The NFL ended its season with an exciting Super Bowl proving the league continues to popular, but some of its employment practices are at odds with the best practices endorsed by tribal employers. Comparing and contrasting the employment practices of the NFL and Tribes is an interesting, and may be, a useful exercise.
There is a lot of touching in the NFL which would not be endorsed in a tribal workplace. In the NFL it appears that smacks on the bum are not only tolerated but encouraged by good performance which exceeds the expressed expectations in the workplace. Smacks on the bum in a tribal workplace are expressly prohibited by policy, training and management no matter how good employees perform.
Screaming coaches try to motivate players on the field of play but screaming managers in the tribal workplace get to spend time with the Tribal Administrator explaining why their management tool box includes yelling and screaming at employees.
An NFL team comprised only of men fails to promote opportunities for women and if applied in the tribal workplace, violates the tribe’s pledge of equal employment opportunity.
NFL players have a duty to cooperate with the media by answering questions related to football and many other topics of interest. The handbook typically prohibits employees from speaking on behalf of the tribe.
Tribal workplaces include employee appearance policies which limit the exposure of tattoos and belly buttons while at work. The NFL appears to endorse close ups of assertive tattoos (no pink butterflies) and there is nothing better than a defensive end’s belly button on national television.
Any bleeding that occurs in the tribal workplace generates a first report of injury which is promptly filed with the worker’s compensation carrier, but in the NFL blood is smeared on your half pants for later exposure for the viewing audience.
NFL players use social media to berate the boss, complain about teammates and replay their best work. Tribal employers limit employee access to social media and a tweet or Facebook post could generate a visit to human resources.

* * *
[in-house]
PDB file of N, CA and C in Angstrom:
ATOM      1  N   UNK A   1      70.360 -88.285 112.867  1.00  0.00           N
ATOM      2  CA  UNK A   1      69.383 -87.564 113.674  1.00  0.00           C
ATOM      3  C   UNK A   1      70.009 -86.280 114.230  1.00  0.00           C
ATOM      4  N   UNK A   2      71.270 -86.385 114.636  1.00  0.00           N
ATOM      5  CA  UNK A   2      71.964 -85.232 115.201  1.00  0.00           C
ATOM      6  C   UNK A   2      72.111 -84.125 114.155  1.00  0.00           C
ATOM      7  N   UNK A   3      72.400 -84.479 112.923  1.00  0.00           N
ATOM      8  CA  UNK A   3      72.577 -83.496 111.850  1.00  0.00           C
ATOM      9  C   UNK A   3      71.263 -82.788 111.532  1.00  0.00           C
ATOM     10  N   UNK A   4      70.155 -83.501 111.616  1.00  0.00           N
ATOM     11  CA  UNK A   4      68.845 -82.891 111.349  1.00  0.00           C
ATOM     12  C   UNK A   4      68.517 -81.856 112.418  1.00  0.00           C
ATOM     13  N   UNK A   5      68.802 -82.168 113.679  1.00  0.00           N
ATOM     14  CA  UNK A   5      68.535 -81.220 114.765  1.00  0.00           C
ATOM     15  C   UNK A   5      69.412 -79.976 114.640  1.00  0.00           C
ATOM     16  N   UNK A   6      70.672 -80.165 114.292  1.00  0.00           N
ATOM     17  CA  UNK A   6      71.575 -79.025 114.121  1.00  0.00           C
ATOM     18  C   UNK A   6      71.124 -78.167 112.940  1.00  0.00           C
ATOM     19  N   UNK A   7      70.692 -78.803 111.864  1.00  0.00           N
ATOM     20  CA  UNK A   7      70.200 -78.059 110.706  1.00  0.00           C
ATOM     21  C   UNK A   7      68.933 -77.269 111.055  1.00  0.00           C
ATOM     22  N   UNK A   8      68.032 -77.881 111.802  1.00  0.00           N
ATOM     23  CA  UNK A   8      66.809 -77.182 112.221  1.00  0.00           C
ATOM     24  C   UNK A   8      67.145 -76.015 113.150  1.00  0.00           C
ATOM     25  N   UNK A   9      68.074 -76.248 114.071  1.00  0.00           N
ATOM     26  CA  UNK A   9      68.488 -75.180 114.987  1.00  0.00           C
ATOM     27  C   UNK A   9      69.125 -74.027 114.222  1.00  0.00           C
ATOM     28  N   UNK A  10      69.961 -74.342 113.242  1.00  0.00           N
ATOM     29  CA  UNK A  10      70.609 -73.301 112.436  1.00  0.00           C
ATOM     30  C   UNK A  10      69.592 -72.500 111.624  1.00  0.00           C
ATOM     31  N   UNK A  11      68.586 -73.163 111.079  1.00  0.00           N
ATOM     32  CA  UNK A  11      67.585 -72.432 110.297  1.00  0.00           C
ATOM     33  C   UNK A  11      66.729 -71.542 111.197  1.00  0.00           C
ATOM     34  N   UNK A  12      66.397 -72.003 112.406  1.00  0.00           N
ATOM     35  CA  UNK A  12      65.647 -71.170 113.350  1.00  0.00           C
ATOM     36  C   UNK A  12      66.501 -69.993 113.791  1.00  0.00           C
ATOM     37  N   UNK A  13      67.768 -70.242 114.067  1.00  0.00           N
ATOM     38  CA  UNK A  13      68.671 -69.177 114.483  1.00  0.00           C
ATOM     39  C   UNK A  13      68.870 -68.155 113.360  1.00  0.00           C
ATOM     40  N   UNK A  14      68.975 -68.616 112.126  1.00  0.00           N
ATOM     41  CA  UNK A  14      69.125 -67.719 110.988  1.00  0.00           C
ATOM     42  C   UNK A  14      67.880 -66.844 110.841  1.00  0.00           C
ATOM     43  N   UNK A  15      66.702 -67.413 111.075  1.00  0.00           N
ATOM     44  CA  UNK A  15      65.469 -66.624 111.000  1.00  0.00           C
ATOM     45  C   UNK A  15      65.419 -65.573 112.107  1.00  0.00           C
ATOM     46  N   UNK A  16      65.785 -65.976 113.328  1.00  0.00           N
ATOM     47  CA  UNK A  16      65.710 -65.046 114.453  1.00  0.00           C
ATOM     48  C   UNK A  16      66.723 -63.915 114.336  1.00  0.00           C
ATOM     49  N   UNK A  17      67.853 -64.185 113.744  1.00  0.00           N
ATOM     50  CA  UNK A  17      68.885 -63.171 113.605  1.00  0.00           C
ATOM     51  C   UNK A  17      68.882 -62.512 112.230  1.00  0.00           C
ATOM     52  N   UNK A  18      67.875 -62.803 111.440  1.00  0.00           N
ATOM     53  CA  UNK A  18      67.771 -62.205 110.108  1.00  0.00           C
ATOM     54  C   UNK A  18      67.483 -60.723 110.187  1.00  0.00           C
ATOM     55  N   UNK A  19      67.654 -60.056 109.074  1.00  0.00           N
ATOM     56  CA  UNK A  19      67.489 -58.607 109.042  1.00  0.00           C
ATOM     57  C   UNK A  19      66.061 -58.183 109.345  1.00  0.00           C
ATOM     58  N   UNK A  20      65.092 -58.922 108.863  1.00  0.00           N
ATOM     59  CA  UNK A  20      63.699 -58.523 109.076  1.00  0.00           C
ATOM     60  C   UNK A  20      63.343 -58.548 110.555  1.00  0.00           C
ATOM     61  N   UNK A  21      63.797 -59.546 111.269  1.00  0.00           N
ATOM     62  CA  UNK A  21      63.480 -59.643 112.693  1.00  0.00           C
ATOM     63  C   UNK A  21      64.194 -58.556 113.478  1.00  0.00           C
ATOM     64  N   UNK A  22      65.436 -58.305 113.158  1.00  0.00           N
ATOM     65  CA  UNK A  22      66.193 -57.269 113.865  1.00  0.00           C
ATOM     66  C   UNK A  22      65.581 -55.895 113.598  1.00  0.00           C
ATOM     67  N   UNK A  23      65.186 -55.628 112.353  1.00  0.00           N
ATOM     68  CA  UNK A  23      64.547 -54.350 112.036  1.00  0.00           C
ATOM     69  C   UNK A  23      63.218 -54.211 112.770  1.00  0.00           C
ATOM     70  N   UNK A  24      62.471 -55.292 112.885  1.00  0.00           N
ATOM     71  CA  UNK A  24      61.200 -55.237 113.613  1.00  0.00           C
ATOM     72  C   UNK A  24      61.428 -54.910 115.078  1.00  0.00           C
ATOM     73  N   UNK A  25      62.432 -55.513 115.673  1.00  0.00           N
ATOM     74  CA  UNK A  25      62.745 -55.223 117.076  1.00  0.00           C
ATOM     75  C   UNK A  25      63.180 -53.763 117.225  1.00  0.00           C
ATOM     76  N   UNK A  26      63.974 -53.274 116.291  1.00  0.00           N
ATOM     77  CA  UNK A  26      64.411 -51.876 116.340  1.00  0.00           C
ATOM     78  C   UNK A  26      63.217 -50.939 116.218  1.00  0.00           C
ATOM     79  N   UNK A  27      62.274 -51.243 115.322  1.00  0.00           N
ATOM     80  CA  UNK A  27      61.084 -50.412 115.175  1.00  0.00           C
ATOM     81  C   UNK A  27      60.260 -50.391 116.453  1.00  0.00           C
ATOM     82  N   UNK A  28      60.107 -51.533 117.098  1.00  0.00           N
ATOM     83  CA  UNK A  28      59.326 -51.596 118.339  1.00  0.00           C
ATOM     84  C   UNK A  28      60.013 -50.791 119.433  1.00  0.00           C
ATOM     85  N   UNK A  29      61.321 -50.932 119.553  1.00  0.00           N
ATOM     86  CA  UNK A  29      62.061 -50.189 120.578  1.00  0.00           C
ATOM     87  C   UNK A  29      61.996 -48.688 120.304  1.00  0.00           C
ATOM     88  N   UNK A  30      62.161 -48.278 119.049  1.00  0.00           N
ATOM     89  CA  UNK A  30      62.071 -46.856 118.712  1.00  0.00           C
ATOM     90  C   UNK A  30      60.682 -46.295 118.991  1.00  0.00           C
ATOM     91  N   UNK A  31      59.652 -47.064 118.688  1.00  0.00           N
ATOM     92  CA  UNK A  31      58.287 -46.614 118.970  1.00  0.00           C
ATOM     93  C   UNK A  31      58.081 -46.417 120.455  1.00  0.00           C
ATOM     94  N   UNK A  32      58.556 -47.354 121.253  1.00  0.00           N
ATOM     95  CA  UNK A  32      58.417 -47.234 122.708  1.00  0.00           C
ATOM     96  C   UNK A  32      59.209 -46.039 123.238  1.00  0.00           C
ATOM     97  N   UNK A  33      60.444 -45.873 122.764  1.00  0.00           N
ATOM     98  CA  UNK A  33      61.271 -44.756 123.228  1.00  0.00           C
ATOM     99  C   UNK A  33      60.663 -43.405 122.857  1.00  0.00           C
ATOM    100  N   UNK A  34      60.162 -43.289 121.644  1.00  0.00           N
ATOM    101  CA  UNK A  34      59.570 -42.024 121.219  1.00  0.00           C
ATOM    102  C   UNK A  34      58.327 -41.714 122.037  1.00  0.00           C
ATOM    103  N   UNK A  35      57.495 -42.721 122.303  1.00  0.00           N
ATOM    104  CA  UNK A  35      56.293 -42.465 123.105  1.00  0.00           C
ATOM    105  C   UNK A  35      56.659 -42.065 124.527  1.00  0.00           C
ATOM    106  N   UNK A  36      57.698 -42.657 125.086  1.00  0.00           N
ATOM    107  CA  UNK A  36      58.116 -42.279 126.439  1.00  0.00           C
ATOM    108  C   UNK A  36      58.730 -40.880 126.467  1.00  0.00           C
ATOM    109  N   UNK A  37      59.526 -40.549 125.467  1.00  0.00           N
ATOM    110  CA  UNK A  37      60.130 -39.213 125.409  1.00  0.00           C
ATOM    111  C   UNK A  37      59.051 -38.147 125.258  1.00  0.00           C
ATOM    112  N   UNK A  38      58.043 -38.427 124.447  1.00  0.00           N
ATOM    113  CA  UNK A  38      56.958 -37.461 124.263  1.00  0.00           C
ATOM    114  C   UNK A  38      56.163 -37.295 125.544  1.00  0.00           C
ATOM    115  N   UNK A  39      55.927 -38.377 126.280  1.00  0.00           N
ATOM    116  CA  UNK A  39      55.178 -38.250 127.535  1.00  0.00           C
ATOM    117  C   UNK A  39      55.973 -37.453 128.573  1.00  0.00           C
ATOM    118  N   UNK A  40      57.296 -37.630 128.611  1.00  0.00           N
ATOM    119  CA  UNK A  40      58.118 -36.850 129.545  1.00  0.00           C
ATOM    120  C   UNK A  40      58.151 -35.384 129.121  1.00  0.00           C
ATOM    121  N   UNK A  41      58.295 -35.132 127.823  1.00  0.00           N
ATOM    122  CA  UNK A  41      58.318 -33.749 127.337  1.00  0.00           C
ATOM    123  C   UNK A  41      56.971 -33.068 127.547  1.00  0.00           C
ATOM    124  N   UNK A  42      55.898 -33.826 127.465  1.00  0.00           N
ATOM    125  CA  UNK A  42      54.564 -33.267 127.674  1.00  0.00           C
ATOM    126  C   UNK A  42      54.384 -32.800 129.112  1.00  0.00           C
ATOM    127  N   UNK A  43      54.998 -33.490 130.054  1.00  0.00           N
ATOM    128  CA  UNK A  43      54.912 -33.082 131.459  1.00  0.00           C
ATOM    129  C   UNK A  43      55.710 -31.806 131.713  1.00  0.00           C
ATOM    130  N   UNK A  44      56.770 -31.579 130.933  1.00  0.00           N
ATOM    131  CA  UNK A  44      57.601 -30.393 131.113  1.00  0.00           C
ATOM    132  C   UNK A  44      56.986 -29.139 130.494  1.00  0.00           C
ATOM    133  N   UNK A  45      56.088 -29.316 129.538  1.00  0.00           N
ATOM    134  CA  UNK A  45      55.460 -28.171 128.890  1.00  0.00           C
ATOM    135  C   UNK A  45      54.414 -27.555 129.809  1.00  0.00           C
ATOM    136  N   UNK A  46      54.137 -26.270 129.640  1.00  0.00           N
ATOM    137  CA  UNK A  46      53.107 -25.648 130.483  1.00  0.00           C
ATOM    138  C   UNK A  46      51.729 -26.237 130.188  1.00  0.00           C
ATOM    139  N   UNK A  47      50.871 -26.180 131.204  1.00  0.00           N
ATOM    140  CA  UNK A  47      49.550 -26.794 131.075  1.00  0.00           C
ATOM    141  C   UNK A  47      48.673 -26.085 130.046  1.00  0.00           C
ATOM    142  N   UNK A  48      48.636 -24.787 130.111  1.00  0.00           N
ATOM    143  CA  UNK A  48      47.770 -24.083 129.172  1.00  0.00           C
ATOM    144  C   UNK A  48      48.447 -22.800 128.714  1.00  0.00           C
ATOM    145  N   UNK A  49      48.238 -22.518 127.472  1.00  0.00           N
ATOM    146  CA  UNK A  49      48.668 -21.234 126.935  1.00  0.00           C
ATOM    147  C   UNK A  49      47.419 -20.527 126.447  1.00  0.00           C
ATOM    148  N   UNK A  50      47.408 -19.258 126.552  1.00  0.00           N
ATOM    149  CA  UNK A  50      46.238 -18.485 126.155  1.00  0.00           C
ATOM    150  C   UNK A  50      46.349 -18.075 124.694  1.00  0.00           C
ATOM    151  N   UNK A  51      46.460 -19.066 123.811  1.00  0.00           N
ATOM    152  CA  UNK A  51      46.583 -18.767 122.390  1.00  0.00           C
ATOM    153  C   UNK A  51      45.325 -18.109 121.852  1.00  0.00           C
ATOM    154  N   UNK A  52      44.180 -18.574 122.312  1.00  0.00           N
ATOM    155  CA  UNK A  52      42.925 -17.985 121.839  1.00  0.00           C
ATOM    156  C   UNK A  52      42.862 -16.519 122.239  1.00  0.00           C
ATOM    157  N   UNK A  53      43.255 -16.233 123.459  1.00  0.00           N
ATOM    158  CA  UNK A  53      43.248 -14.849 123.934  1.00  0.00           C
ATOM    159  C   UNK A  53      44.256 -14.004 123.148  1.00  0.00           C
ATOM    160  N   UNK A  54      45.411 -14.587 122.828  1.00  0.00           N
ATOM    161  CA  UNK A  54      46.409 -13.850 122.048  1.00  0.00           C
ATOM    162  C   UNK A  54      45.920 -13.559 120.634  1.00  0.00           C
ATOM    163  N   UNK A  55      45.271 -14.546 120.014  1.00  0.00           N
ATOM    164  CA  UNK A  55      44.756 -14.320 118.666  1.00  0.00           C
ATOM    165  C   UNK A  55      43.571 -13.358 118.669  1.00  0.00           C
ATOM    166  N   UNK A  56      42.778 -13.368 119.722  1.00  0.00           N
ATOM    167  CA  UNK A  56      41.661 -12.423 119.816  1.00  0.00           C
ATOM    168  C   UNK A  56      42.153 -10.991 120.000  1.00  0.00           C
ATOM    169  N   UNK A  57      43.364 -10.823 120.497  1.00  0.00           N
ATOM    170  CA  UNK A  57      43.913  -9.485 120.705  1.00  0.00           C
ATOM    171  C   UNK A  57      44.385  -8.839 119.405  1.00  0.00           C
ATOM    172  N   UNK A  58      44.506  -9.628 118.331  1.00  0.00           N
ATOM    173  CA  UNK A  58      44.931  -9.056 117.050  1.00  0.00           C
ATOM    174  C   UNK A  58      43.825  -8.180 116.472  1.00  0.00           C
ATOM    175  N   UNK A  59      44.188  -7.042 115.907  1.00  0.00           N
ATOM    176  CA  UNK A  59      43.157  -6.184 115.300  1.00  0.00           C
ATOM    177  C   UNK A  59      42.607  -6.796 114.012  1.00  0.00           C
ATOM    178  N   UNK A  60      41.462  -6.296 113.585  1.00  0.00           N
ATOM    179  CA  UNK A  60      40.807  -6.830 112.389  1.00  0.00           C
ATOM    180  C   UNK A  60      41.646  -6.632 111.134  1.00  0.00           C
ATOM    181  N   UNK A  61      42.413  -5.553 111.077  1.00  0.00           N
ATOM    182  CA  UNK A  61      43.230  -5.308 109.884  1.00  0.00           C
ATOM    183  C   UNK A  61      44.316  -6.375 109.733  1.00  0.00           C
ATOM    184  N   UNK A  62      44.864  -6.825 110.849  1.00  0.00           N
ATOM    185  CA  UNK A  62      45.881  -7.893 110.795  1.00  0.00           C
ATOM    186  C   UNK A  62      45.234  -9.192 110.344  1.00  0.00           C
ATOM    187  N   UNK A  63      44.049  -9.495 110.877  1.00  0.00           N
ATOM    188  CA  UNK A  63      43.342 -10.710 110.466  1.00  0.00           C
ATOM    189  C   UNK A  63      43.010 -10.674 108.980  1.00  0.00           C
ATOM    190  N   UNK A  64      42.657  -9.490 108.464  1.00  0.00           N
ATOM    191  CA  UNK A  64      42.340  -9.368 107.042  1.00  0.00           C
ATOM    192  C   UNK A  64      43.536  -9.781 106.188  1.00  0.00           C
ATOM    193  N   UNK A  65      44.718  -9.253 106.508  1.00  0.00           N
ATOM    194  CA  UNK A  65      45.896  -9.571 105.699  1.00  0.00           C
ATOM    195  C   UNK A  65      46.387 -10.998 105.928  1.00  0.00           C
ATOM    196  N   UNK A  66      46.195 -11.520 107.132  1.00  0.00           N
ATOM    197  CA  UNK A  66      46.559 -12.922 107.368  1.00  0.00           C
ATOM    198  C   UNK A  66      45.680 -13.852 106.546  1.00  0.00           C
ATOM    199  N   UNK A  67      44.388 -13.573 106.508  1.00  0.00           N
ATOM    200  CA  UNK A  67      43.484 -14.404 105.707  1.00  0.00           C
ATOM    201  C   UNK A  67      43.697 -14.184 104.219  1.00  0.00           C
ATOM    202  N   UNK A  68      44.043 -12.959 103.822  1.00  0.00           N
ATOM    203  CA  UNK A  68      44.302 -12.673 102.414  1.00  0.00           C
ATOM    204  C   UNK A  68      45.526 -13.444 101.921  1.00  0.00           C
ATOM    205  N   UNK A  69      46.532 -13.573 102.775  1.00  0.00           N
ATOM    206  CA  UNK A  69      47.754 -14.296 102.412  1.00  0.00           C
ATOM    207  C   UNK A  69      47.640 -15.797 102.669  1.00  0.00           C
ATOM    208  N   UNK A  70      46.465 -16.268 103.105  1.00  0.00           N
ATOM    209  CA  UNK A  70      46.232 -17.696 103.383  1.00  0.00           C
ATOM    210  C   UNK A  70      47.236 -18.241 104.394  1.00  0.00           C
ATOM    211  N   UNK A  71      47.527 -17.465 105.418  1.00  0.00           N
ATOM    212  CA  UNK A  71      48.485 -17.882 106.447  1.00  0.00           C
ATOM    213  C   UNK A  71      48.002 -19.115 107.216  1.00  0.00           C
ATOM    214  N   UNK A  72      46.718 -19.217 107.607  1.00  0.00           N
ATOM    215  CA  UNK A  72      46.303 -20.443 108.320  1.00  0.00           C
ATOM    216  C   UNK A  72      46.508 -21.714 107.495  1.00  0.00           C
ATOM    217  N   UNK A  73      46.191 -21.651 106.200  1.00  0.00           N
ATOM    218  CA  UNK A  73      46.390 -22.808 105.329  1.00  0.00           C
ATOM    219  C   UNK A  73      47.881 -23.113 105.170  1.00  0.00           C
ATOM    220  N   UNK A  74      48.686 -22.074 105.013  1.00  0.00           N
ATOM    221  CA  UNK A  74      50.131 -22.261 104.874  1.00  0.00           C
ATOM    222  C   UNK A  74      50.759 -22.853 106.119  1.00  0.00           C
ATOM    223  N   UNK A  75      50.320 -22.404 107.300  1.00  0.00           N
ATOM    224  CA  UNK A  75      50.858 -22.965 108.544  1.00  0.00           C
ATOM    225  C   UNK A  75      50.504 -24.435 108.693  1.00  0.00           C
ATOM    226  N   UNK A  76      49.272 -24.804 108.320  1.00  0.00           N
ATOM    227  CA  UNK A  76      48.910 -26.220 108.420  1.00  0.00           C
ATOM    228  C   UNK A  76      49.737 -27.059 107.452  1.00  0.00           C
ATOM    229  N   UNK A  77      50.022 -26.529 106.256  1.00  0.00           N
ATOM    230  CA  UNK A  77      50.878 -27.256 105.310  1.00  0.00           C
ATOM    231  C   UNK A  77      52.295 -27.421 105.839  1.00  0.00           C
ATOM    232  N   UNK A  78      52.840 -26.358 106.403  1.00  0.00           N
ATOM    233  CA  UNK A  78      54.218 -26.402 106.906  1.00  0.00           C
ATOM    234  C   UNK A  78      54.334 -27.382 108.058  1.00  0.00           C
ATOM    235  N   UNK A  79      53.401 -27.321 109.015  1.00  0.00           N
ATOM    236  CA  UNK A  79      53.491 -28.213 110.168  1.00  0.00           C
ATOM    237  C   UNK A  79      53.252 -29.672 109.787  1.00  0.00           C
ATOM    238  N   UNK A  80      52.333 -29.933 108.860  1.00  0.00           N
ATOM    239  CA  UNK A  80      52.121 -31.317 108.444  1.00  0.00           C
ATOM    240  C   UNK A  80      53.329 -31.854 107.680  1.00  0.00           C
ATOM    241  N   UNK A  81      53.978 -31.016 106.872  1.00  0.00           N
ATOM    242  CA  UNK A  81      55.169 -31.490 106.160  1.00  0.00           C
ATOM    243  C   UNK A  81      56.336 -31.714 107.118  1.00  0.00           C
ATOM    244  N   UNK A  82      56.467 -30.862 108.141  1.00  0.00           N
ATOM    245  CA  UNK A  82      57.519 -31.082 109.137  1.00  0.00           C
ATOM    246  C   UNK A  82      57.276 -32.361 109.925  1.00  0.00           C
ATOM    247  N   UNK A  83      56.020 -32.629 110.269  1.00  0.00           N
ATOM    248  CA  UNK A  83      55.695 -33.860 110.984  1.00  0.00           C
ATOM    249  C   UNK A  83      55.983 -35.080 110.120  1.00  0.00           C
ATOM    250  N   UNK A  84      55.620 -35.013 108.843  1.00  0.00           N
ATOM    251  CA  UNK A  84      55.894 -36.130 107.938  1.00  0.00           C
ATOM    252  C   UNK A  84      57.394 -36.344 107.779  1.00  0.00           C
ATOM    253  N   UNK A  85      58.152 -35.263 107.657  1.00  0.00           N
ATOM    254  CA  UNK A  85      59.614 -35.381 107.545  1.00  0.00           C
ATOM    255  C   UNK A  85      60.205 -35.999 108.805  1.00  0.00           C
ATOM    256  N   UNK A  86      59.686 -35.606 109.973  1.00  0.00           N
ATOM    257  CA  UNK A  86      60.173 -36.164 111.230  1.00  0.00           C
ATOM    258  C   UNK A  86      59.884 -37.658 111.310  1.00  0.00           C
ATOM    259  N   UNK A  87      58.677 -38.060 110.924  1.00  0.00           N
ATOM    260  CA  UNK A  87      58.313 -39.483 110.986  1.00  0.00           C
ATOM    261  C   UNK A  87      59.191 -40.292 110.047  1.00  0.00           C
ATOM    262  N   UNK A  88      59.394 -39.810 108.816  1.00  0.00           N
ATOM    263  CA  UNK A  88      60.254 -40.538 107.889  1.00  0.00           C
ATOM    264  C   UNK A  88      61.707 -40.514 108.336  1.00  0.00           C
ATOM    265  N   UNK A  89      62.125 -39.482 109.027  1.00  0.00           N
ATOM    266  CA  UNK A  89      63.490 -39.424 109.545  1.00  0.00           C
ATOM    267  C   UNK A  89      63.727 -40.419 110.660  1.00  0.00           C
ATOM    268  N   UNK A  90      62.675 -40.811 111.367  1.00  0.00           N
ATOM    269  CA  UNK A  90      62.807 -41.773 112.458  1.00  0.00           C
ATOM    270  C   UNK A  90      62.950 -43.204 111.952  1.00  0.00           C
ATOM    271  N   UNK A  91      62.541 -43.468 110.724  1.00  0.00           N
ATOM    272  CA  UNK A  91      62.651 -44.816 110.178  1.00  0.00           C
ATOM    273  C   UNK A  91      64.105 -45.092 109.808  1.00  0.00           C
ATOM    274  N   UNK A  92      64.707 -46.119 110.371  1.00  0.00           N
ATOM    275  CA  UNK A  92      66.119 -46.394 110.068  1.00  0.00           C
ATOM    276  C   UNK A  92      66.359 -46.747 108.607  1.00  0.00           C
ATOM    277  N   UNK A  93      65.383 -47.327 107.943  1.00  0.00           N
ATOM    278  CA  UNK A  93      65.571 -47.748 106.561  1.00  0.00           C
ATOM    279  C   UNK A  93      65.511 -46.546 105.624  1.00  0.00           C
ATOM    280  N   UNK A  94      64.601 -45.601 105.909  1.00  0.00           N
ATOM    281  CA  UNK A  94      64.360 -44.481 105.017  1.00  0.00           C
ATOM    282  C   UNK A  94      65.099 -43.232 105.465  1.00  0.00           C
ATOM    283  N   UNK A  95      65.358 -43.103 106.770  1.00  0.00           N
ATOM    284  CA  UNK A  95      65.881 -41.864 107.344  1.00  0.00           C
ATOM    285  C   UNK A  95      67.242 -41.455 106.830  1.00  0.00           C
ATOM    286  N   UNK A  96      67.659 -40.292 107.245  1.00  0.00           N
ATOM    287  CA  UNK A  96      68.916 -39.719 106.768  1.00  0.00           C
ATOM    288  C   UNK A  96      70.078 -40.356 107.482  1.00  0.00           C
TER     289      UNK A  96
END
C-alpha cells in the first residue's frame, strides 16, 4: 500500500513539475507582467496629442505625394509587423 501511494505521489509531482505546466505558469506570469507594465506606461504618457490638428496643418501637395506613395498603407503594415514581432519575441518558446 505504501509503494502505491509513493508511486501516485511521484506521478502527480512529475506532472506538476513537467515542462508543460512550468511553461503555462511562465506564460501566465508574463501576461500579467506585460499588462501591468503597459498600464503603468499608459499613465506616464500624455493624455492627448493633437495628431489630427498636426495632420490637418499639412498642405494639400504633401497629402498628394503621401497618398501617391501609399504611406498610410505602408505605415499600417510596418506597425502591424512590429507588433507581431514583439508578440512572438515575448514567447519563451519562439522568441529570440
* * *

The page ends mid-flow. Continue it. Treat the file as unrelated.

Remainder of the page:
The NFL is working hard to export their product to Europe while tribal gaming enterprises are constrained by a confusing, but limiting, definition of Indian lands which confines and limits a tribe’s efforts to be in the export business.
The NFL is on television which includes dozens of cameras, reporters and commentators. I am not sure that a tribal orientation session is ready for a wide angle shot from a blimp or a close-up with color commentary. See it now: “The HR Director just defined quid pro quo harassment and gave an example.” It could be compelling television if it comes from a blimp.
When an important playoff game is won, NFL players dump cold orange liquid over the head of the head coach. Try dumping cold coffee all over the tribal administrator next time a major project is completed. If that experiment goes well, try it on the Tribal Chair next. Please report your findings.
Both tribal employers and the NFL have policies which address the use of illegal drugs but most tribal employers do not limit the use of performance enhancing drugs like coffee, energy drinks and fully caffeinated soda.
Since 1974 when the NFL added an overtime period to resolve home games that end regulation with a tie score, there have been 526 regular season games decided in overtime. When NFL teams engage in the extra work involved in an overtime period, there is no extra pay. The quarterback is likely an executive exempt employee but kickers cannot possibly be exempt and therefore litigation might be necessary to protect kickers from the vagaries of NFL pay practices. When eligible tribal employees work overtime, extra compensation is likely coming whether based on the federal standards or on tribal standards.
Talking about litigation, the NFL is engaged in rampant and widespread age discrimination. One gray hair on a player’s temple and there is talk about being washed up. Compare the NFL’s practices regarding older players and the tribes’ reverence for elders and seasoned employees. Tribal employers do not cut 30 year old employees
The NFL hires referees to monitor compliance with the agreed upon rules of the game. Each of the referees gets to blow a whistle every time there is action on the field. The referees wear striped uniforms which make them look like escaped convicts from Alcatraz. Tribal human resources professionals assist tribal employees with rule compliance; are not allowed to blow their whistles at work, but get to choose more fashionable uniforms than those assigned to prisoners.
There is a mantra in the NFL: “Best ability is availability.” Because tackle football is played for keeps, injuries sideline employees and those employees are not available to work on Sunday. Resilient and lucky players are more available and therefore more valuable to their teams. For tribal employers, the same mantra applies: “Best ability is availability.” In some organizations, managers spend too much time reminding employees about the importance of being available by getting to work on time, being in the right frame of mind and engaging in work, not the water cooler, when the workday starts.
After a game, some other employee washes and presses the uniforms worn by NFL players. After a hard day writing strong policies, I have to wash and press my own clothes. I want to play in the NFL.
Recommendation: Recognize that our meetings, emails and forms are more exciting than an NFL game but do not tell anyone, because if it gets out, there will be a blimp hovering over the tribe’s administration building.